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Trump Slammed for Pushing Morning Joe Murder Conspiracy Theory After Widower Asked Him to Stop

Trump Slammed for Pushing Morning Joe Murder Conspiracy Theory After Widower Asked Him to Stop

President Donald Trump refused to let up his baseless conspiracy theory about MSNBC host Joe Scarborough even after the widower of the victim involved in the years-old case pleaded for him to stop.

Trump has repeatedly pushed a meritless conspiracy theory that Scarborough was involved in the 2001 death of former House staffer Lori Klausutis, who died in his office while he was a Florida congressman.

Klausutis’ widower, Timothy Klausutis, wrote in a letter to Twitter CEO Jack Dorsey asking him to delete Trump’s tweets about her death.

“Nearly 19 years ago, my wife, who had an undiagnosed heart condition, fell and hit her head on her desk at work. She was found dead the next morning,” he wrote. “There has been a constant barrage of falsehoods, half-truths, innuendo and conspiracy theories since the day she died. I realize that may sound like an exaggeration, unfortunately it is the verifiable truth. Because of this, I have struggled to move forward with my life.”

“The frequency, intensity, ugliness, and promulgation of these horrifying lies ever increases on the internet. These conspiracy theorists, including most recently the President of the United States, continue to spread their bile and misinformation on your platform disparaging the memory of my wife and our marriage. President Trump on Tuesday tweeted to his nearly 80 million followers alluding to the repeatedly debunked falsehood that my wife was murdered by her boss, former U.S. Rep. Joe Scarborough,” Klausutis added. “My request is simple: Please delete these tweets.”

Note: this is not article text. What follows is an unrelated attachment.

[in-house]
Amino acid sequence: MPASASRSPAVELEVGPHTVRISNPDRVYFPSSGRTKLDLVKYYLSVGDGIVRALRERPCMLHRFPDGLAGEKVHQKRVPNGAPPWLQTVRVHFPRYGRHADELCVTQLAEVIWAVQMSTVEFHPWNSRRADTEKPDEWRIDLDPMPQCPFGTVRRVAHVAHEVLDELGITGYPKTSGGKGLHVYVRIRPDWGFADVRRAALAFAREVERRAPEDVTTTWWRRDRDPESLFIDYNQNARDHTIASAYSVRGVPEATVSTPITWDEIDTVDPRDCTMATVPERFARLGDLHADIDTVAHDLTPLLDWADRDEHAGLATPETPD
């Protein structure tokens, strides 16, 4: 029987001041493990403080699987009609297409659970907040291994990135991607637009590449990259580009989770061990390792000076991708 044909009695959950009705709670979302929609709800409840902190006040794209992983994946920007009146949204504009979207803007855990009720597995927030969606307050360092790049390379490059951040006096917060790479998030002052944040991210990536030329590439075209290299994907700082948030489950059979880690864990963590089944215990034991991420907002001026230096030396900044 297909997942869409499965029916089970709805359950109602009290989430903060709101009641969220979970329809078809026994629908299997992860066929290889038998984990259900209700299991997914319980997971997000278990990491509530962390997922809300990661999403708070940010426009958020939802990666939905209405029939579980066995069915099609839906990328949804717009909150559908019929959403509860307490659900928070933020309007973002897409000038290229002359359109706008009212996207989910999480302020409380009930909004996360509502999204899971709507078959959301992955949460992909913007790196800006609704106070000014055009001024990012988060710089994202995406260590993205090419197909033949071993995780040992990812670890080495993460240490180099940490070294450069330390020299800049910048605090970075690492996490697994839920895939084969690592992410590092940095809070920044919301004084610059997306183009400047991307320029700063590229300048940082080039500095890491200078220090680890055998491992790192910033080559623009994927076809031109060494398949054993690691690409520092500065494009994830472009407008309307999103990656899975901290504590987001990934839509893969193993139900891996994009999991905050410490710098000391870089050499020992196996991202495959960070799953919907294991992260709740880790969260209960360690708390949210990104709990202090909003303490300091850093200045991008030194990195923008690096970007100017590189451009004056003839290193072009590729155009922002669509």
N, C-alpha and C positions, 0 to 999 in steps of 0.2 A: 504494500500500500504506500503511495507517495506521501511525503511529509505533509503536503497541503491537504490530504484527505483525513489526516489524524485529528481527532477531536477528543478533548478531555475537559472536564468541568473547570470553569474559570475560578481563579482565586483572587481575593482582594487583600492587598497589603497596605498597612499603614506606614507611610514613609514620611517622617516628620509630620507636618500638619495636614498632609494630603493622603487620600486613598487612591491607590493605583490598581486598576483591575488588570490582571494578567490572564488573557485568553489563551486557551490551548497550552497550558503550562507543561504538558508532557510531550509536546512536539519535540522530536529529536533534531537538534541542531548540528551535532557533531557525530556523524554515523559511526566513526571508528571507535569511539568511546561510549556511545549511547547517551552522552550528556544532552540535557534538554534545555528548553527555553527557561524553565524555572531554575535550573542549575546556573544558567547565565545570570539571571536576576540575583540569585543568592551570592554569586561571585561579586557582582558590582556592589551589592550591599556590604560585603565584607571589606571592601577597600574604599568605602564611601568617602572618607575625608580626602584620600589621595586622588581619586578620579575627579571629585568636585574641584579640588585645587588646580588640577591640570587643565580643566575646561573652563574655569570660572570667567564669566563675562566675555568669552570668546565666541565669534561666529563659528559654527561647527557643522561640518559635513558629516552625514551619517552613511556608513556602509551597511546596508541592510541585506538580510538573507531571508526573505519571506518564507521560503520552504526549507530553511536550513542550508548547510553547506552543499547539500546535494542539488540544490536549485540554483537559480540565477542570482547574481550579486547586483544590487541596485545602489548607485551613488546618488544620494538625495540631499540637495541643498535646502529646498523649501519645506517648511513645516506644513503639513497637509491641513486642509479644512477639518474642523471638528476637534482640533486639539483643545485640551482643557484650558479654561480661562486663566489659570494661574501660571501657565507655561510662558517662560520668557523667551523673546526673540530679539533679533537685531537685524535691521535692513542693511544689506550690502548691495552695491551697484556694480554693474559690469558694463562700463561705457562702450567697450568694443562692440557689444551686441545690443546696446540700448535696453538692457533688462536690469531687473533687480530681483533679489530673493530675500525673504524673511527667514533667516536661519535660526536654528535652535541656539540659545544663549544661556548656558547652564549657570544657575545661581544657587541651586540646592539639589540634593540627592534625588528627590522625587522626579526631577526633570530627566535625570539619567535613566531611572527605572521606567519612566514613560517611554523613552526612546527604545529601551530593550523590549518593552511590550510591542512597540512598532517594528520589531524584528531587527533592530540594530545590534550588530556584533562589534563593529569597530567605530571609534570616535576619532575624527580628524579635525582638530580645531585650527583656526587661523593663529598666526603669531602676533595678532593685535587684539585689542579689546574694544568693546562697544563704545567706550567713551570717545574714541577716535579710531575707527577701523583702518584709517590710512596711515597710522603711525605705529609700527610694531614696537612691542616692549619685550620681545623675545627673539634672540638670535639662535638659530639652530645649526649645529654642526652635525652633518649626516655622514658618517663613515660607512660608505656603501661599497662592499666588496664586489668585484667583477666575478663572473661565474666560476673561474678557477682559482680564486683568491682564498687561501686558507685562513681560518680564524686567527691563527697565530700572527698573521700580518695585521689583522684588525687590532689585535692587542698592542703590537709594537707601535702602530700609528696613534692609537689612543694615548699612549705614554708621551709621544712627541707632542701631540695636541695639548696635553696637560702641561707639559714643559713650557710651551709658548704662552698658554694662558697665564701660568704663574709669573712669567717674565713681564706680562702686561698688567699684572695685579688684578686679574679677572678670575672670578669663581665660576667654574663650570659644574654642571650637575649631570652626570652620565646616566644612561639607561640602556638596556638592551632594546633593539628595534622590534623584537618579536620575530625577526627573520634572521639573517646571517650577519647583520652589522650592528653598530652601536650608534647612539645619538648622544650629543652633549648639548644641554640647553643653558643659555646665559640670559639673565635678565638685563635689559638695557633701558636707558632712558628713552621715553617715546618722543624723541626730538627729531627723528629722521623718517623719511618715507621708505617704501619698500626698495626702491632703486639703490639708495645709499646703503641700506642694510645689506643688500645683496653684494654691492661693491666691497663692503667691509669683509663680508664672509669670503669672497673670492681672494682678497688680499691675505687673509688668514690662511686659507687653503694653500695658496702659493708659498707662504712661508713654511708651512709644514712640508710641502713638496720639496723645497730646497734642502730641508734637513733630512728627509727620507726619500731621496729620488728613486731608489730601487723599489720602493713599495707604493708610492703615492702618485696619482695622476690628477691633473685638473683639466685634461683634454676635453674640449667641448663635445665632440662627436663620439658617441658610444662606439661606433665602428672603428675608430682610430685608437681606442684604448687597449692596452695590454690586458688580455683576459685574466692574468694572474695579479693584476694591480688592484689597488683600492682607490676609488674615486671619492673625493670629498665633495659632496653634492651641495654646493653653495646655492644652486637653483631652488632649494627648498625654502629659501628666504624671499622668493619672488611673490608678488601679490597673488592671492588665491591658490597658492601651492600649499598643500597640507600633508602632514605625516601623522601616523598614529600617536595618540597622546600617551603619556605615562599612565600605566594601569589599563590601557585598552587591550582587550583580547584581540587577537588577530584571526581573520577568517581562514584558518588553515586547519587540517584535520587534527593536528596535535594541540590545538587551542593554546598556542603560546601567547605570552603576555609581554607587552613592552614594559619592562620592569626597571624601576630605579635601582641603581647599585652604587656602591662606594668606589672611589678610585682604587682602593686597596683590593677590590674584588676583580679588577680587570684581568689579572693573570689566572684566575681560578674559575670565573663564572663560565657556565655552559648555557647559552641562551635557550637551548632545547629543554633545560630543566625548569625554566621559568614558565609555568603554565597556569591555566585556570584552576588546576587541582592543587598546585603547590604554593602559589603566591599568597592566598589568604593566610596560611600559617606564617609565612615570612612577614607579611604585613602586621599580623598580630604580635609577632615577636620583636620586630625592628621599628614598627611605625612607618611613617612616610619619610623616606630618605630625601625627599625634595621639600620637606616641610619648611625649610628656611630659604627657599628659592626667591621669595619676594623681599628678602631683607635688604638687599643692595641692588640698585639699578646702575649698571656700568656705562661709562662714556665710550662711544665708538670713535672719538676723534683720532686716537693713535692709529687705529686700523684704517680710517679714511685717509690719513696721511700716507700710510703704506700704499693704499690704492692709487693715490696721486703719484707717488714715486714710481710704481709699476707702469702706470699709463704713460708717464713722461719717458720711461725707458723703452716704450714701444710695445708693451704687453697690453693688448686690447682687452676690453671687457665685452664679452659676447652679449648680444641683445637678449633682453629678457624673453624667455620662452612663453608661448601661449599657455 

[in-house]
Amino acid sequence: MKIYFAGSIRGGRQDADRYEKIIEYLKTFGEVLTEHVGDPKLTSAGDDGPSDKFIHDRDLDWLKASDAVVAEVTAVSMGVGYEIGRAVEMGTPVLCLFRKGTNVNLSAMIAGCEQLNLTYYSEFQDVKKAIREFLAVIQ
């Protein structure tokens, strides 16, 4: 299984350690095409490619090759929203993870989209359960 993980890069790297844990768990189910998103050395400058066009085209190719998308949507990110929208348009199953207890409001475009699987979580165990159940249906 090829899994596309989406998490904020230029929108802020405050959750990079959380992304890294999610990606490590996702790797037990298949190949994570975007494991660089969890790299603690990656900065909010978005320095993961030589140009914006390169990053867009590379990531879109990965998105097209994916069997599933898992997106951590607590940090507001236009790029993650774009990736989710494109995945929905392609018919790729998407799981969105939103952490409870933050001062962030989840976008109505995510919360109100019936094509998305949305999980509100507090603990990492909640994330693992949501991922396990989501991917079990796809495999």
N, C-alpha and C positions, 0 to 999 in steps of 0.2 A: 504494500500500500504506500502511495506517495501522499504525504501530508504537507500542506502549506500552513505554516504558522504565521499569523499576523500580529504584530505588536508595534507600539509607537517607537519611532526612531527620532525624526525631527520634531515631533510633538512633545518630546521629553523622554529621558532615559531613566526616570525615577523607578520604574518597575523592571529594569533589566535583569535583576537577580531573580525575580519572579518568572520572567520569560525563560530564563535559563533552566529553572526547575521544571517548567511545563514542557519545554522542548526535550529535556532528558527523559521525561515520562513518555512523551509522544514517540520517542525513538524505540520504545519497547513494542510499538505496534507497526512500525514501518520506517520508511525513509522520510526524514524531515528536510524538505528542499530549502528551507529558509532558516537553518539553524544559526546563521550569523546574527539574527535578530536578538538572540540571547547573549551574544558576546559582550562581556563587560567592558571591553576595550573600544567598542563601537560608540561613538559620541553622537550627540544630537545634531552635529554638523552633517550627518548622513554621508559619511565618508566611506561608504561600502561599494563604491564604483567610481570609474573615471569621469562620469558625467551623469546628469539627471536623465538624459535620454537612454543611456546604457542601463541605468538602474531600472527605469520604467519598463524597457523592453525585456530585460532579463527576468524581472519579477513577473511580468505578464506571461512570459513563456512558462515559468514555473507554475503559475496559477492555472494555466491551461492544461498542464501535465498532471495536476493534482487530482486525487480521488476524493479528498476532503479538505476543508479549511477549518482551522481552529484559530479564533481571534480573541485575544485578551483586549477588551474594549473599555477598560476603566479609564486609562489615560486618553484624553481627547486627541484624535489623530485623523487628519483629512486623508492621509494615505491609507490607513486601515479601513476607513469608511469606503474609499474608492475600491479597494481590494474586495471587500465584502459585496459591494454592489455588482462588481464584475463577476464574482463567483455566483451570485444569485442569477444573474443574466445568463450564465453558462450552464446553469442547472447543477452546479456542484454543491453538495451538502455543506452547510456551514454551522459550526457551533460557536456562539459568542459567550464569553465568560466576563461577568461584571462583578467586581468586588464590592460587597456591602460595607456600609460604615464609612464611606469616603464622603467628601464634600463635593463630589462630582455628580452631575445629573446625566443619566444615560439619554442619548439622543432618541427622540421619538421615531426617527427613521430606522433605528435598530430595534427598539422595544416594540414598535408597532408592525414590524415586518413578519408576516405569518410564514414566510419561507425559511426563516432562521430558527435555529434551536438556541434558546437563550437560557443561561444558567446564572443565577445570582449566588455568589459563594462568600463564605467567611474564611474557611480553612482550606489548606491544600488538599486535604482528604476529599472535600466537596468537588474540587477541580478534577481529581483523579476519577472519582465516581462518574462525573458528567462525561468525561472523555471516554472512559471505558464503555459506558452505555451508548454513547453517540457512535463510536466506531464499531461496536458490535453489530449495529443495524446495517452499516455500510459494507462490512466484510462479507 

Trump doubles down:

Trump did not let up his attacks after the letter.

"I'm sure ultimately they want to get to the bottom of it,” he told reporters on Tuesday, adding that the death was “very suspicious” and hoped "somebody gets to the bottom of it."

White House press secretary Kayleigh McEnany defended the tweets.

“I would note that the president said this morning that this is not an original Trump thought, and it is not,” McEnany said, before accusing Scarborough of “false accusations” against Trump.

Trump slammed from both sides:

“I do think the president should stop tweeting about Joe Scarborough. I think we’re in the middle of a pandemic. He’s the commander in chief of this nation, and it's causing great pain to the family of the young woman who died. So I would urge him to stop it,” said Rep. Liz Cheney, the No. 3 Republican in the House.

“I know Joe Scarborough. Joe is a friend of mine,” tweeted Sen. Mitt Romney. “I don't know T.J. Klausutis. Joe can weather vile, baseless accusations but T.J.? His heart is breaking. Enough already.”

The Wall Street Journal editorial board accused Trump of “debasing his office” and “hurting the country.”

"Mr. Trump always hits back at critics, and Mr. Scarborough has called the President mentally ill, among other things. But suggesting that the talk-show host is implicated in the woman's death isn't political hardball. It's a smear," the board argued.

“He doesn’t have the guts to say, ‘You know what, I don’t care what they think because this serves my political purposes.’ That’s why he’s doing it. He doesn’t have the guts to say that because he is just a little man despite his girth and size,” said CNN host Anderson Cooper. “He’s a little man inside and he knows that.”